Irwin Horowitz, systems specialist for chemical company BASF Group, agreed that a product like Symphony could be a replacement for Office for some users, but it will be a hard sell as a rip-and-replace scenario for companies that have a long history of using Office.

But even if that's the case, at least Symphony does give IT decision-makers "leverage" with Microsoft to try to pay less for Office licenses. "I can say, 'I don't like the deal you're giving me, Microsoft, and I'm looking at someone else's technology," Horowitz said.

Another subtext to the collaboration war between Microsoft and IBM is the idea of open standards. Symphony and the document applications in Lotus Notes are based on Open Document Format (ODF), a standard file format approved by the International Organization for Standardization (ISO). Microsoft Office is based on Open XML (OOXML), which Microsoft created and submitted to the ISO but which did not pass a vote there earlier this month and has to undergo further process on its way to approval.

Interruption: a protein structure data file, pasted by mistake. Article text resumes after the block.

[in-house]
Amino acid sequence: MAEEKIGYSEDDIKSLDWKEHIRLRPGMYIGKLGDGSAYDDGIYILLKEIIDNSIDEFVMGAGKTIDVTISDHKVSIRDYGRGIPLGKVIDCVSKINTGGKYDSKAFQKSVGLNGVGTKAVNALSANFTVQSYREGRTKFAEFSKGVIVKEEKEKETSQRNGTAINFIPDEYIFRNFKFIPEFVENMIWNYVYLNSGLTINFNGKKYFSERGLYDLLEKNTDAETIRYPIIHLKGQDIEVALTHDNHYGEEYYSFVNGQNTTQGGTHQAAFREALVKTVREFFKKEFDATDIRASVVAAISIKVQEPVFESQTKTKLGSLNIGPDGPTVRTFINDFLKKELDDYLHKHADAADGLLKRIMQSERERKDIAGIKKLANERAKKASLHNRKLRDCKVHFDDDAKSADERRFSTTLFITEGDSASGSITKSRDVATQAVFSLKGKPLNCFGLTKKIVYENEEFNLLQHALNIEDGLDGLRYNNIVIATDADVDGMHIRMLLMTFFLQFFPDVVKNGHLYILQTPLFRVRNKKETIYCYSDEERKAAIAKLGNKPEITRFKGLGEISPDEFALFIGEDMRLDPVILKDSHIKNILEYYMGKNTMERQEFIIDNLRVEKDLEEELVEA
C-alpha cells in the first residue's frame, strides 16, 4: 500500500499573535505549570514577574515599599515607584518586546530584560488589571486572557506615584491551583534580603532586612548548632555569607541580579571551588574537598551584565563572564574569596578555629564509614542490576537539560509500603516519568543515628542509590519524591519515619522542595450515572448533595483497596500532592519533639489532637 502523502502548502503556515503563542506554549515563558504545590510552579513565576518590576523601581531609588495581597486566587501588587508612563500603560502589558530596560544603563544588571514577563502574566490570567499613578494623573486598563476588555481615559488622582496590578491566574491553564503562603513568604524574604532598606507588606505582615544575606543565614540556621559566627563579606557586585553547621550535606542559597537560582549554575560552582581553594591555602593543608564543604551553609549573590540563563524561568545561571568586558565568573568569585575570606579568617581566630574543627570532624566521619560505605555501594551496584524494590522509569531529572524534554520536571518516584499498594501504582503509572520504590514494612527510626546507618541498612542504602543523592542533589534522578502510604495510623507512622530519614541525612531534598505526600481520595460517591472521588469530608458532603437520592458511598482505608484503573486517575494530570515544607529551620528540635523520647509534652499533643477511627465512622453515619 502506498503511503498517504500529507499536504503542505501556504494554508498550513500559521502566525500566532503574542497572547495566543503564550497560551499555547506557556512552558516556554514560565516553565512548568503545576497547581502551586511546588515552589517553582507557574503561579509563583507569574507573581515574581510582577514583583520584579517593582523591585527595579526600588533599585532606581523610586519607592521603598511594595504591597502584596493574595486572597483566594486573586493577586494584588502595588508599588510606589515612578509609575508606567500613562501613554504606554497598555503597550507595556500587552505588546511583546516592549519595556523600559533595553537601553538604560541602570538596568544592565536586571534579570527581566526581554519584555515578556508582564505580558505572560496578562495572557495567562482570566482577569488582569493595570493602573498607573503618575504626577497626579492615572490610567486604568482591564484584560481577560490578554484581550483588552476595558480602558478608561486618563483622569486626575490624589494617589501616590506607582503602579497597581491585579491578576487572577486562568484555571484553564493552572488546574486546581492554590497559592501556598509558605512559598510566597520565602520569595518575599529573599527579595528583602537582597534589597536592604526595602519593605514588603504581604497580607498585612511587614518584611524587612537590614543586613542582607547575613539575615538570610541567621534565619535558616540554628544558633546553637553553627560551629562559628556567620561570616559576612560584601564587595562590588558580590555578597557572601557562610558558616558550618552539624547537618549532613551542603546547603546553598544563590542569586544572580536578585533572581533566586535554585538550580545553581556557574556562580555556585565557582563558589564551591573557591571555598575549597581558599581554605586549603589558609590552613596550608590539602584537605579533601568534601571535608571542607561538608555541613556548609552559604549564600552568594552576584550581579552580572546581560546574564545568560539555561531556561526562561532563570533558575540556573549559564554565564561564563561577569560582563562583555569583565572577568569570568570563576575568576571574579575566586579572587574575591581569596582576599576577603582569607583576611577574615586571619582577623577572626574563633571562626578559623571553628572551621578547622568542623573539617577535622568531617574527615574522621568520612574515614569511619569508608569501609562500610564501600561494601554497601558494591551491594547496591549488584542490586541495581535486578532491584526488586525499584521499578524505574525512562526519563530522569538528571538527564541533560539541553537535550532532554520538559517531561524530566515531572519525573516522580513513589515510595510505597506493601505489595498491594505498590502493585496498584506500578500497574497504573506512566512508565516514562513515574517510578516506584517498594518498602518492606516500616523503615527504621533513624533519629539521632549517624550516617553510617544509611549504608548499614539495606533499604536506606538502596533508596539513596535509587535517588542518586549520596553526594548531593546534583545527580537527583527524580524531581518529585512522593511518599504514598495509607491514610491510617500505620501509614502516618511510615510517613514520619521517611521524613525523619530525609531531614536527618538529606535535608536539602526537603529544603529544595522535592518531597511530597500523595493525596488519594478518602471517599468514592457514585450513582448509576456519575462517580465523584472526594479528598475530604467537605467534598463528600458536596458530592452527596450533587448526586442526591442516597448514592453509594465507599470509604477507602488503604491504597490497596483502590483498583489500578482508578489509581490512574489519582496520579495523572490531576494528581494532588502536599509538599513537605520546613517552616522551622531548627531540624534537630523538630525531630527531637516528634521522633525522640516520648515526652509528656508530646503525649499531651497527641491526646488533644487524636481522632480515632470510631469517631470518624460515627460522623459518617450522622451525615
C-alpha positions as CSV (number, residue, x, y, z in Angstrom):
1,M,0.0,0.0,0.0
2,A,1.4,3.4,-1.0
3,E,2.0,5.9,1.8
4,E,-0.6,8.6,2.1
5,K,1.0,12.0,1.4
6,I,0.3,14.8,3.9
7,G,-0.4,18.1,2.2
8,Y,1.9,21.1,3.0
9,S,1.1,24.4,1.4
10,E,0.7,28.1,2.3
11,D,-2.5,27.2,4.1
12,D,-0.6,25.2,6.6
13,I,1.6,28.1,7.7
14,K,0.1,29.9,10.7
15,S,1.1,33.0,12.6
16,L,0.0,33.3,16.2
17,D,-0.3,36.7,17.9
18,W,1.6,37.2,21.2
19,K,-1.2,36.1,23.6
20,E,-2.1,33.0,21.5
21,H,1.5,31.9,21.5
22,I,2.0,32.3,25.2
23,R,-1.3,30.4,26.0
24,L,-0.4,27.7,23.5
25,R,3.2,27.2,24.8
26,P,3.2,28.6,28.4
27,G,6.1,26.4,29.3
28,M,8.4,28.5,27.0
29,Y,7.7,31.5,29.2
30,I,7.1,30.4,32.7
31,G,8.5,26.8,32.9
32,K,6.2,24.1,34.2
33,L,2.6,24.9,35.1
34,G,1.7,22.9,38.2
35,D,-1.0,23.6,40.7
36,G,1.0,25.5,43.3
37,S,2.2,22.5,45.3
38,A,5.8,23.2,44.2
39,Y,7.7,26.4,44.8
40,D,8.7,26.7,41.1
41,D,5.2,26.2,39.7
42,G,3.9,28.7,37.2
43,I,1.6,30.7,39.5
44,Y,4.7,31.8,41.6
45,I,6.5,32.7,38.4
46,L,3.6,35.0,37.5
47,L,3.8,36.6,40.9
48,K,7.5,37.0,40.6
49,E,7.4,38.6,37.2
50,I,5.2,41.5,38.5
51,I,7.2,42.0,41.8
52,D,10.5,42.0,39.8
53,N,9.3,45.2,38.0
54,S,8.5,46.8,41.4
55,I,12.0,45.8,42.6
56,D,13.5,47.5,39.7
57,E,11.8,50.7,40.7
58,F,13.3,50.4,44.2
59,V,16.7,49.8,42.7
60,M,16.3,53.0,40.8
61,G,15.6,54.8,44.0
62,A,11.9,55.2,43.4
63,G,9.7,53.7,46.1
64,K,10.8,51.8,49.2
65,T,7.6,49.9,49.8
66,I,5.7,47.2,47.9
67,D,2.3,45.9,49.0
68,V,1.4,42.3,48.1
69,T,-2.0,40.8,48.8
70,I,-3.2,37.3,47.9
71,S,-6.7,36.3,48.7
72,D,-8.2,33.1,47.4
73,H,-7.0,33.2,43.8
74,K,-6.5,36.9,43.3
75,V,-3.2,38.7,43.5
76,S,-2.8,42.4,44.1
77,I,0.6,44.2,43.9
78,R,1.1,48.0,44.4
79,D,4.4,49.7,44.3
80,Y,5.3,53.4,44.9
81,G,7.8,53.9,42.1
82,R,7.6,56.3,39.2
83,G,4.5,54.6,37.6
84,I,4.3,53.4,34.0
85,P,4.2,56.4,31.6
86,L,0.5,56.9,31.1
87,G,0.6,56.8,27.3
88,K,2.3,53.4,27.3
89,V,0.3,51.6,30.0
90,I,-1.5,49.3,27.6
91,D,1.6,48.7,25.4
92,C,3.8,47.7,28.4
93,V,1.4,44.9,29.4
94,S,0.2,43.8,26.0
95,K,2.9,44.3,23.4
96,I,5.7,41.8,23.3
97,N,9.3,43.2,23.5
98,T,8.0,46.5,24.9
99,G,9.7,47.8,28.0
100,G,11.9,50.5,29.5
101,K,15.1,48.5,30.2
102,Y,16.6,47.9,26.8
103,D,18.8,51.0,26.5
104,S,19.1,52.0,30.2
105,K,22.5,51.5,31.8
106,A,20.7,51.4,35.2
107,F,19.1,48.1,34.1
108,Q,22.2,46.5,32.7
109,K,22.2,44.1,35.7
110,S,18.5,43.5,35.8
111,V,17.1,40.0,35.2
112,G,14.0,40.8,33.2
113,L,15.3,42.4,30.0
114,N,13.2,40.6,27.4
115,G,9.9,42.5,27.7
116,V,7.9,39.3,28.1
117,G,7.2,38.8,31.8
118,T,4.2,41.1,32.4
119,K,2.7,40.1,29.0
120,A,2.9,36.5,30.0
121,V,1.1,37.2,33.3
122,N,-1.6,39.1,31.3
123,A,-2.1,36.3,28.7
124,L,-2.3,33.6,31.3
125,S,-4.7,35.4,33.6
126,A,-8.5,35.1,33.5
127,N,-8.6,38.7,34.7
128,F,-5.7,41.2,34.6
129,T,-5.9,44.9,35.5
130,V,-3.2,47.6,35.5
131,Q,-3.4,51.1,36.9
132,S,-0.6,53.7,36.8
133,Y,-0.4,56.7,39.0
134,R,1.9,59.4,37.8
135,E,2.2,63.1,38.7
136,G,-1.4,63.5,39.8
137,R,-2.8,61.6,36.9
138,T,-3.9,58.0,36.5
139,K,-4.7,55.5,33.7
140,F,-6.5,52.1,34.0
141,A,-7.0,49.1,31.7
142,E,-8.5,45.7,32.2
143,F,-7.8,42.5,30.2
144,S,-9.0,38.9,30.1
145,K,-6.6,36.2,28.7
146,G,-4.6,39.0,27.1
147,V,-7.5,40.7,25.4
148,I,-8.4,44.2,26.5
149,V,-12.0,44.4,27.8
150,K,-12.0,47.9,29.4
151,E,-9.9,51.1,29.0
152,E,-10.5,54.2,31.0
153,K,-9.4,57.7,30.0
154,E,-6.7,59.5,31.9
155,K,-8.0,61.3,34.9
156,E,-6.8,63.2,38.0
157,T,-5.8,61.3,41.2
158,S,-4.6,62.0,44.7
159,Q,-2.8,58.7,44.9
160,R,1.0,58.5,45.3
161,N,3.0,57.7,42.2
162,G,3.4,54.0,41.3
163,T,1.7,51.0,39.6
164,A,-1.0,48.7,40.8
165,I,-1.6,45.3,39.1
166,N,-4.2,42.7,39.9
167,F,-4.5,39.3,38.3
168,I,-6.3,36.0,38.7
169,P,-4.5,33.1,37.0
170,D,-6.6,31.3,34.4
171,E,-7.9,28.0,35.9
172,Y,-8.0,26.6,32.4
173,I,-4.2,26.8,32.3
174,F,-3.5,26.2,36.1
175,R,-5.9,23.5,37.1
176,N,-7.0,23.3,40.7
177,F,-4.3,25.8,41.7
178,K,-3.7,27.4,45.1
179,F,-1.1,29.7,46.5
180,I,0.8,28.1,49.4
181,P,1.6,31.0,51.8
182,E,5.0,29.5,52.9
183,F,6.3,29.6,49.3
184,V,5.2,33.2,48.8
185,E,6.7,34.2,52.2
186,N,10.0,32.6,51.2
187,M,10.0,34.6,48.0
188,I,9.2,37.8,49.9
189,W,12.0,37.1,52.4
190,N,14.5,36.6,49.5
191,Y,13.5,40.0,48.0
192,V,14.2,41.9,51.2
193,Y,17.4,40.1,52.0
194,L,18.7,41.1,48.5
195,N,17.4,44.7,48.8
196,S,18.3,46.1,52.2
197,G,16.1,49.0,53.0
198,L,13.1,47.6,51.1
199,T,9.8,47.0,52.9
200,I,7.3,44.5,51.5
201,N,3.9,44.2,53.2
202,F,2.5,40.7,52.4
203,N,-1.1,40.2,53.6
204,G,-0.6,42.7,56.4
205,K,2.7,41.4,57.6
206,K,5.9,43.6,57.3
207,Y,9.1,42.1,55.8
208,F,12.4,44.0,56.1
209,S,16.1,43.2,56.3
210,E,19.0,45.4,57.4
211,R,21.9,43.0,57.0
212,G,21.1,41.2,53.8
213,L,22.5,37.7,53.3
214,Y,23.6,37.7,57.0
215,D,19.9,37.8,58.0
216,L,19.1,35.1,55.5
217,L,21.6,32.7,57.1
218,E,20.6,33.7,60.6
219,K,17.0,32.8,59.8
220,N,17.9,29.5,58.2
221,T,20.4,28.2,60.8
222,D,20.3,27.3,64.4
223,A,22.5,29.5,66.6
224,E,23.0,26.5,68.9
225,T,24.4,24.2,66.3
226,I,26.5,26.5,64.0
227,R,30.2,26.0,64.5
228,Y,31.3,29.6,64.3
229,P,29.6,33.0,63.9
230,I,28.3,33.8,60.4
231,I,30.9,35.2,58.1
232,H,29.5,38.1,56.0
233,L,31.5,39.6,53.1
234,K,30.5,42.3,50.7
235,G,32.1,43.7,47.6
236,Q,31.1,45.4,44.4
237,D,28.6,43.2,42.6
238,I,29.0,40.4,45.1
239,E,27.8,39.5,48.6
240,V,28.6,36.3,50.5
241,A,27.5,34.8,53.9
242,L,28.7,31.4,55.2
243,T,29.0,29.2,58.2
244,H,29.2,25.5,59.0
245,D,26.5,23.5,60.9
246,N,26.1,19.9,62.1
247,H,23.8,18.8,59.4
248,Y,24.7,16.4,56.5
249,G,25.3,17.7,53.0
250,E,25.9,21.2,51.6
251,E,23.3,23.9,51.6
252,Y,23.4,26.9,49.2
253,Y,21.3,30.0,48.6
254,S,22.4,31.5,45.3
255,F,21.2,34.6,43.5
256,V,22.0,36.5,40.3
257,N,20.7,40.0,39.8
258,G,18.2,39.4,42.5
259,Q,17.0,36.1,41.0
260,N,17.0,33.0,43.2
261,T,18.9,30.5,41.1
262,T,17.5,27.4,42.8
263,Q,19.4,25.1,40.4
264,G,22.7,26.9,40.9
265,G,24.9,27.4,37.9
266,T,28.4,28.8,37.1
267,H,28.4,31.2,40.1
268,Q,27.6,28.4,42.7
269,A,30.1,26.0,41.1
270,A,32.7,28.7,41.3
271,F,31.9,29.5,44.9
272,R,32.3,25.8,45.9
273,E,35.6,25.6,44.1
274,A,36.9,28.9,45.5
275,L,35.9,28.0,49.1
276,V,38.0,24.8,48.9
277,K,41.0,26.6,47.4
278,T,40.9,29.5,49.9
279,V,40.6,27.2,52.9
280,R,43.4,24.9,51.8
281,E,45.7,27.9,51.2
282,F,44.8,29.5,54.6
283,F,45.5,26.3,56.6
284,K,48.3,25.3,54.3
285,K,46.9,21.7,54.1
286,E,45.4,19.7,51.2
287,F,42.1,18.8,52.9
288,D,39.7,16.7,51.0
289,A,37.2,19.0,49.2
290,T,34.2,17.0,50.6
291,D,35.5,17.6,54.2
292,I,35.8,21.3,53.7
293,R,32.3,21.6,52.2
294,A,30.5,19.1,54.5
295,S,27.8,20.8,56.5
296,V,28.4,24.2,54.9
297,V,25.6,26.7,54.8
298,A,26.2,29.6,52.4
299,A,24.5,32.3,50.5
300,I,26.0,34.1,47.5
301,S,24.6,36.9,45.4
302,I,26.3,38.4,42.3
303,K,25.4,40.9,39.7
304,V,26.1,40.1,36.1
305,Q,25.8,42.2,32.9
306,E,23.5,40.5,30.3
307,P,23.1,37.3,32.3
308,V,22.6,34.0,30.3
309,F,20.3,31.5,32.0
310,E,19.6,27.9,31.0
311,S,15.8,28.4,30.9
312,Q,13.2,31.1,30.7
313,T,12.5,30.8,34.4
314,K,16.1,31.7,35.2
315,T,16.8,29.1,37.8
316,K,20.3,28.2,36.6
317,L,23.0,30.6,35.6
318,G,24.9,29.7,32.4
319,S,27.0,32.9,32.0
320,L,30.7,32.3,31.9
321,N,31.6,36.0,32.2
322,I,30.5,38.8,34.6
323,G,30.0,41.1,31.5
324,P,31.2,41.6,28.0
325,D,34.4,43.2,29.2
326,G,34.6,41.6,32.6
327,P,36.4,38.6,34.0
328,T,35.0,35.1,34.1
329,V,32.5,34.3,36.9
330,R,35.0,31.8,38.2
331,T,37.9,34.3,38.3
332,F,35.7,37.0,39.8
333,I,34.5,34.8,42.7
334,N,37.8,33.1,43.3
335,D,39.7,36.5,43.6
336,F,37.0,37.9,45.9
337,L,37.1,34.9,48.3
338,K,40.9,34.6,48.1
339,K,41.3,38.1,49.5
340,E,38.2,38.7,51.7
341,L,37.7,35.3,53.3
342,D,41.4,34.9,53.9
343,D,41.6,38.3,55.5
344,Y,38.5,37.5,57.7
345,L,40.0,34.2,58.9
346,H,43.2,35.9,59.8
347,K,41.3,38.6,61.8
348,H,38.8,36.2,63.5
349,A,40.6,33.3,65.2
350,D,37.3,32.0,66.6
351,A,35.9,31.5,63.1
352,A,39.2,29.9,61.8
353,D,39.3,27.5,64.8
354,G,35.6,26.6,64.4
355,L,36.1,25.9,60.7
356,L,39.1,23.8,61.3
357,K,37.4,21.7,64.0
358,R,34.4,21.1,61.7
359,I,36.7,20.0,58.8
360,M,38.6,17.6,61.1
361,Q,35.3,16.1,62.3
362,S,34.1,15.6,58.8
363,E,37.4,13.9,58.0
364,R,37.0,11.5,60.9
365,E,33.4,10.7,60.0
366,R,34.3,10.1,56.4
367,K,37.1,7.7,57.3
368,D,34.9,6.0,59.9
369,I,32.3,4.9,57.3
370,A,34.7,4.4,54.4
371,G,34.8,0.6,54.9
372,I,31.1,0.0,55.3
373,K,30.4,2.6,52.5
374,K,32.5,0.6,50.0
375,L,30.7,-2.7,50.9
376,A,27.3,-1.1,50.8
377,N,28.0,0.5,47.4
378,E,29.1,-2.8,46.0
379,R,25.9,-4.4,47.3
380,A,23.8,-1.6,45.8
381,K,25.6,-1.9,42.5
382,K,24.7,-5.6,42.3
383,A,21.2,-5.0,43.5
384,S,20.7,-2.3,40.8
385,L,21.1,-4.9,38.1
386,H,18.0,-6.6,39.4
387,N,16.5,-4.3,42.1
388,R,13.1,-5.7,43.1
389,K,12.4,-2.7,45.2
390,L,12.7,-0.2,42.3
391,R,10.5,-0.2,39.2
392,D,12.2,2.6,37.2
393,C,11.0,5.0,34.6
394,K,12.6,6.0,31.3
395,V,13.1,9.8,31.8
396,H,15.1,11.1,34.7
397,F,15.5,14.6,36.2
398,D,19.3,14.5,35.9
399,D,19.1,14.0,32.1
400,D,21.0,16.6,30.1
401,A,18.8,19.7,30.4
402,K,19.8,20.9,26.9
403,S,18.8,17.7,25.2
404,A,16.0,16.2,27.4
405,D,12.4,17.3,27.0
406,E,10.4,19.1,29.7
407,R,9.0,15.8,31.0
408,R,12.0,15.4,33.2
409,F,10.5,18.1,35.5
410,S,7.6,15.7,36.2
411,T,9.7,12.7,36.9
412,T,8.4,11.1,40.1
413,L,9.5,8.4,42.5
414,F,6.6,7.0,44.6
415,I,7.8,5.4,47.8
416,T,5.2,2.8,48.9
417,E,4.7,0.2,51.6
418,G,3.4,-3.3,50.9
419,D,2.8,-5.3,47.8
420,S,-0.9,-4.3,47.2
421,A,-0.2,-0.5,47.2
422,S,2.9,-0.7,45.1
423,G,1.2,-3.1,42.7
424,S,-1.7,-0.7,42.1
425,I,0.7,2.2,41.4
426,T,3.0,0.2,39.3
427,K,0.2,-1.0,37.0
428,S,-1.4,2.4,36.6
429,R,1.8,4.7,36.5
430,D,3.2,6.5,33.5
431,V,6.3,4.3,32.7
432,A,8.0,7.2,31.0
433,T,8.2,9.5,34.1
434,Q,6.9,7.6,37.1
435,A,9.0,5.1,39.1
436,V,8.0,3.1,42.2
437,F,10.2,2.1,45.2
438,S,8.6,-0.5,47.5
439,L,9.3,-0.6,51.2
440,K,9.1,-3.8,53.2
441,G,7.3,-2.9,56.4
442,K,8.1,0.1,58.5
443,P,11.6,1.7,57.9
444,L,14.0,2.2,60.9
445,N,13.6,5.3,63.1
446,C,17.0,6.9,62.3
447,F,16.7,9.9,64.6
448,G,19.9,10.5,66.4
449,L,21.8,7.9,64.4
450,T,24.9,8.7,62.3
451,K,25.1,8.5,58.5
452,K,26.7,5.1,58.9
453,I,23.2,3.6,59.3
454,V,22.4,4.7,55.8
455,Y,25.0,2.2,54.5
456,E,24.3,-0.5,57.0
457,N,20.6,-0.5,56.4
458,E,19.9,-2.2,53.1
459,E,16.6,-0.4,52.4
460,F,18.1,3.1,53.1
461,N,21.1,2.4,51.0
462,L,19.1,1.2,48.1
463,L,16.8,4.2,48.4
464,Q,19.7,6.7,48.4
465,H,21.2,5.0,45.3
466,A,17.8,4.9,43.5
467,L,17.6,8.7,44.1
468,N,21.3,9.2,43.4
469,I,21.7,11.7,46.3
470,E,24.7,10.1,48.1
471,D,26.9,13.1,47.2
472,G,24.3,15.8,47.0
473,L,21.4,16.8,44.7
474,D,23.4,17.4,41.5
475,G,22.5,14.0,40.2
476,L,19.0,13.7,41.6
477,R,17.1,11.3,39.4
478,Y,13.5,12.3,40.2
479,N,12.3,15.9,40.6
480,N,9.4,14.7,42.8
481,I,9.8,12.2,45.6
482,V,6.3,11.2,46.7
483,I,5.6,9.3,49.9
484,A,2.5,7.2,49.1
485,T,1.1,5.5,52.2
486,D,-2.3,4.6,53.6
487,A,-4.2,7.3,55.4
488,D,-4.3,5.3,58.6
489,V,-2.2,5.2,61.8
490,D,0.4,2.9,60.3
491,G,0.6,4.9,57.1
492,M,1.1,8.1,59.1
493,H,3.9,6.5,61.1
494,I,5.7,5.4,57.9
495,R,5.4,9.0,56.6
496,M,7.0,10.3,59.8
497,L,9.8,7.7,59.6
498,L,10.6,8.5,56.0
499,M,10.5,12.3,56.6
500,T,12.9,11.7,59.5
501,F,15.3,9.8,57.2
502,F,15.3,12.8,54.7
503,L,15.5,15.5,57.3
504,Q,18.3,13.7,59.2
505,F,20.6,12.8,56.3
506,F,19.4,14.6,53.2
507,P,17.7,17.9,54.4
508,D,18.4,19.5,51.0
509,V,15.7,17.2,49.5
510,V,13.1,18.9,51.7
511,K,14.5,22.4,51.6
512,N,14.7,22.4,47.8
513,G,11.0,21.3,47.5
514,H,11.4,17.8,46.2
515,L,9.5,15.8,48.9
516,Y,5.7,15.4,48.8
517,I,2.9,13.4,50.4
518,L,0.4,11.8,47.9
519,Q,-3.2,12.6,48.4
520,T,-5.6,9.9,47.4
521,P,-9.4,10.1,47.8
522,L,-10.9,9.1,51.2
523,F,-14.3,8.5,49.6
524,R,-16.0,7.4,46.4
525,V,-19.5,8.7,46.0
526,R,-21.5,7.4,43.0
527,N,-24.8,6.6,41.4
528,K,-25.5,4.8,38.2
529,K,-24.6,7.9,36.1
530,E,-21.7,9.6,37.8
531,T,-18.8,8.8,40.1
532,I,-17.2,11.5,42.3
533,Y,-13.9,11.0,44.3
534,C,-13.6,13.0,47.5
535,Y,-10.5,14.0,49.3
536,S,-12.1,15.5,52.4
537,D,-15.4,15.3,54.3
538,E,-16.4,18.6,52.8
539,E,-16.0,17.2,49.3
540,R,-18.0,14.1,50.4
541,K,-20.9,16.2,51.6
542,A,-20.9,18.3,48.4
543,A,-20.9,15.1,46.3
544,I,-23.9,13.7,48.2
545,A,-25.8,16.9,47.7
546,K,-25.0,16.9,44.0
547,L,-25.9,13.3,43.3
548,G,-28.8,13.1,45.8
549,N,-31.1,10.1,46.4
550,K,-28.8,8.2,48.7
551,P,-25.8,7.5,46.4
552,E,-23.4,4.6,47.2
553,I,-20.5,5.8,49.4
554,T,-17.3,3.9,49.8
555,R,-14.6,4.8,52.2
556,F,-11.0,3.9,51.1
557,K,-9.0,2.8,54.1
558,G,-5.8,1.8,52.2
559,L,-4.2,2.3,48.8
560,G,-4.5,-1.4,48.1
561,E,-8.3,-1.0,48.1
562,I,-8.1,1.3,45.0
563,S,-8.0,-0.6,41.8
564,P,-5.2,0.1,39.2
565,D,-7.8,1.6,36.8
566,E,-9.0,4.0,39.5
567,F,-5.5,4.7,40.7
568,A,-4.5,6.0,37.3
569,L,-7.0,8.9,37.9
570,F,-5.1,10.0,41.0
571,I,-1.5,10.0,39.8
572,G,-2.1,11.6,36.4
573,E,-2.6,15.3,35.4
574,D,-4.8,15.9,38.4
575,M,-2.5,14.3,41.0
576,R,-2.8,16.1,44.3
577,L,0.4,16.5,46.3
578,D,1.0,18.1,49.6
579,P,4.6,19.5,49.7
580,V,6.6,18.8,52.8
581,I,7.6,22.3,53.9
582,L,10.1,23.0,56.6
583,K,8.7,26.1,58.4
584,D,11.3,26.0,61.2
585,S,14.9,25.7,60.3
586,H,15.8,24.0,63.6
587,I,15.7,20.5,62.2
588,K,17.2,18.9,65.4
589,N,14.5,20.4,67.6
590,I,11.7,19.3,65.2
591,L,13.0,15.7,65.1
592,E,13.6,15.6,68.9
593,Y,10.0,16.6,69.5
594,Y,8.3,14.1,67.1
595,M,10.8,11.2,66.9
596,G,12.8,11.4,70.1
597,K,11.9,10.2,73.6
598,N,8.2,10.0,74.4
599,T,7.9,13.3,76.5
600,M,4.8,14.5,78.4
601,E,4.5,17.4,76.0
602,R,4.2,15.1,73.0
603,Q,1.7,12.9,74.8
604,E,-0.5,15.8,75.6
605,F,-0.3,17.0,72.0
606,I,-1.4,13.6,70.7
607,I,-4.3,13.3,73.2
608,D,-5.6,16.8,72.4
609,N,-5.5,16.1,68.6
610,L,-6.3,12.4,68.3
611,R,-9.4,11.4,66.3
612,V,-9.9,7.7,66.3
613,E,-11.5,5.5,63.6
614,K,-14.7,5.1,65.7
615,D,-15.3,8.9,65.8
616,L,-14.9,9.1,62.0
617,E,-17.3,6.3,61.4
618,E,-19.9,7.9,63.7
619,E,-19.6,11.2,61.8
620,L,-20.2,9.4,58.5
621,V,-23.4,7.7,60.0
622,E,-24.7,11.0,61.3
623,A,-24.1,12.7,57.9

There has been widespread industry debate over ODF and OOXML and whether the industry needs more than one XML-based format for documents. Microsoft's insistence on pushing its own file format has given competitors a chance to offer real alternatives to Office for the first time. In addition to competing strategically from a market standpoint, IBM also is pitting itself against Microsoft as a company that cares about software standards while its rival does not.

Both Franzen and Horowitz agree that standards do give them more flexibility in their IT environments. And Lotus Notes can be run on a Linux desktop, while Office and Microsoft's Office applications and collaboration stack have Windows dependencies, Horowitz said.

However, while open standards might be a draw for developers, company CIOs still favor de facto desktop industry standards such as Office and Windows, which makes it difficult to implement new desktop technologies across the board, he added. "I love the idea of standards, but I don't get the final say," Horowitz said.